I had a question come up in response to another post:

I also have another side effect from this change.  I have a process that tracks processes via JobObjects.  With Vista I had to add a Manifest file to all my processes so PCA would not track them and I could continue to track with my custom tool.  It appears I need to modify the manifests again with a compatibility tag for Windows7.  The problem is I will have to do this for every new OS, or find an alternative to jobObjects.

So, I figured I’d dive in to PCA. Because, believe it or not, it’s even possible for an application compatibility technology to have an application compatibility impact, as this customer discovered! (I’ve said it before – this stuff is really hard.)

You see, the underlying problem is that application compatibility technologies in Windows have to follow the same rules as any other application running on Windows. It’s kind of like The Matrix. We have Agents on the system, trying to keep things working. They have to obey the rules of the system, though they can stretch some of the rules and have a certain mastery of them that many applications wouldn’t have (access to the source and the developers). It’s precisely because we are bound by the same rules that we can land ourselves in trouble.

The Program Compatibility Assistant (PCA) is one such system, and in this example the rules it’s following are the rules of Job objects. Let’s work our way through this system and find out how it hurt our friend and what options he has.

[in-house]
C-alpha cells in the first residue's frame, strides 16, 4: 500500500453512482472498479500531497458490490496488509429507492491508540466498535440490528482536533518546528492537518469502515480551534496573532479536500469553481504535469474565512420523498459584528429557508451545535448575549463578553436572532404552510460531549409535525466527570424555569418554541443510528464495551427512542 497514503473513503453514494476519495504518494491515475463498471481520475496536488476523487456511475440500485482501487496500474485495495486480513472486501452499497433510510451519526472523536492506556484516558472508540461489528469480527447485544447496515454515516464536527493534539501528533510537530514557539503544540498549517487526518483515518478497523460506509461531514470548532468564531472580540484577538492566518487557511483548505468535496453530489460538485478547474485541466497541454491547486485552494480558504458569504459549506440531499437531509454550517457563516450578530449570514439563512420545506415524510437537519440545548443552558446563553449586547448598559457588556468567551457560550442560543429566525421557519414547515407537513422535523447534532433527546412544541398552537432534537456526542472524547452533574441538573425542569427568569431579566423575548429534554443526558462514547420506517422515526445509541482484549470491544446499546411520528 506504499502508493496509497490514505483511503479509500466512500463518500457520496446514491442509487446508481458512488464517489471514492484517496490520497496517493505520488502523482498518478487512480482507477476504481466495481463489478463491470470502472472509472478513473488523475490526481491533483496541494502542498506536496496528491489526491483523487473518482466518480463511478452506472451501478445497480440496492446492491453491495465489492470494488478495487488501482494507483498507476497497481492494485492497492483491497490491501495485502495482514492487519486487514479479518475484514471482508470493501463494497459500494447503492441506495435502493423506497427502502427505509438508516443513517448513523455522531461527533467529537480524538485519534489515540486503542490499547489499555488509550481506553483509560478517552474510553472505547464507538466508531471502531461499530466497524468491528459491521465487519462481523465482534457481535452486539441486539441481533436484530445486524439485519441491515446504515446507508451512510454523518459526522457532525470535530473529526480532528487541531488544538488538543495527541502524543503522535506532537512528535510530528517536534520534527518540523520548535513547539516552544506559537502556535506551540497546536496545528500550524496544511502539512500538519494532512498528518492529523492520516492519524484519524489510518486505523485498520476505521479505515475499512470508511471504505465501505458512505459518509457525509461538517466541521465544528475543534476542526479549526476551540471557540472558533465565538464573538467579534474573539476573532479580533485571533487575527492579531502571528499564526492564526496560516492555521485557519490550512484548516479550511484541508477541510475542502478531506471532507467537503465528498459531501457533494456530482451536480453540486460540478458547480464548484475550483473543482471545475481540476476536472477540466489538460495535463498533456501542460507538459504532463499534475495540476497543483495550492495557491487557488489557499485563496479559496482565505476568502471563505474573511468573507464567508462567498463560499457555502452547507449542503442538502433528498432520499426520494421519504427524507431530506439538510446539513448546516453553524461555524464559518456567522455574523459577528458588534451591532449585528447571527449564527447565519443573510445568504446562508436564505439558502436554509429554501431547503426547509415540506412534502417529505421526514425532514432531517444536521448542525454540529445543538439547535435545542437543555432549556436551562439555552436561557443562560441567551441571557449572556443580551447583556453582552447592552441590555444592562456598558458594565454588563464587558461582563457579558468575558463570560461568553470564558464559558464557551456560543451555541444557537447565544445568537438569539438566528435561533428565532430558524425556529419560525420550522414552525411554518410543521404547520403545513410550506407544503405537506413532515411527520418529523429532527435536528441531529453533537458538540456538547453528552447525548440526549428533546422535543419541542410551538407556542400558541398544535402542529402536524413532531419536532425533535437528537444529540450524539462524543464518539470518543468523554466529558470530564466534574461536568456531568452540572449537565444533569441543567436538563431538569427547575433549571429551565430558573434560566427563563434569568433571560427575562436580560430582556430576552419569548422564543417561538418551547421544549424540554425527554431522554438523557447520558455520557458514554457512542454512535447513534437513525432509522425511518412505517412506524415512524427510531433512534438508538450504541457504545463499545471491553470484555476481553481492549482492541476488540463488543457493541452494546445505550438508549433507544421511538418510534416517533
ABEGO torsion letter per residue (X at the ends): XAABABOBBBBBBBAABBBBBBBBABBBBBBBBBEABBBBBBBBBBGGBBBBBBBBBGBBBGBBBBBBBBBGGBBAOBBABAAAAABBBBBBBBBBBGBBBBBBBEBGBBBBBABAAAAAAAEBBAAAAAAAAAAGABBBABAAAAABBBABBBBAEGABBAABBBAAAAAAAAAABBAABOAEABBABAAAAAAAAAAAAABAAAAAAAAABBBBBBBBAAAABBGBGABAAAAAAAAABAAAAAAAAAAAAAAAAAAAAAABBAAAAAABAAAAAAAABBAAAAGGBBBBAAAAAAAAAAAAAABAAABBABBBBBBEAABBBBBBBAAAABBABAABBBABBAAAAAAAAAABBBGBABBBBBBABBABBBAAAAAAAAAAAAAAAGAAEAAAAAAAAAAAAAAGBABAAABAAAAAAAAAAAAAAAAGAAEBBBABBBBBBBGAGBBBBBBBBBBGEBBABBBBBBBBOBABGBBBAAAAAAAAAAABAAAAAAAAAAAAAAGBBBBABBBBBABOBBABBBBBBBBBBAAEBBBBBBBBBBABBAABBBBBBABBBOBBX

We’ll be making most of our way through the system using Process Explorer to discover what’s going on, so if you have that handy, you can follow along. (I have it as an auto-start program, personally.)

First, we want to elevate Process Explorer if it isn’t running elevated already so we can see some details of system processes.

If you do a handle search for PCA_ it will take you to an instance of svchost.exe, and if you mouse over the exe you’ll see that it is hosting the Program Compatibility Assistance Service [PcaSvc]. In the list of handles for that service, you’ll see a number of handles to Job objects, such as:


PCA does its monitoring through jobs, and you can see them here. What’s more, you can see them in the process list below. By default, Process Explorer will highlight processes which are enclosed in jobs with a brown color. Double click on one, and you’ll be able to see the job information:


OK, so PCA is looking after processes by adding them to a job object. What for? Well, I haven’t reversed this completely, but my (educated) guess would be so that it could leverage JOB_OBJECT_MSG_EXIT_PROCESS to perform its work after the process exits. So far, so good.

But wait … there’s one catch. From the SDK:

“A process can be associated only with a single job.”

Oh, and then there is this:

“After you associate a process with a job, the association cannot be broken.”

Ah. Well, that kind of puts some sand in the ointment. Anything launched using ShellExecute(Ex) that doesn’t meet the PCA exclusion criteria is going to be assigned to a PCA job, and that means you can’t assign them to another job. Effectively, we just took back part of the platform from you. (Caveat – if you called ShellExecute with SEE_MASK_FLAG_NO_UI, then you would not have PCA applied.)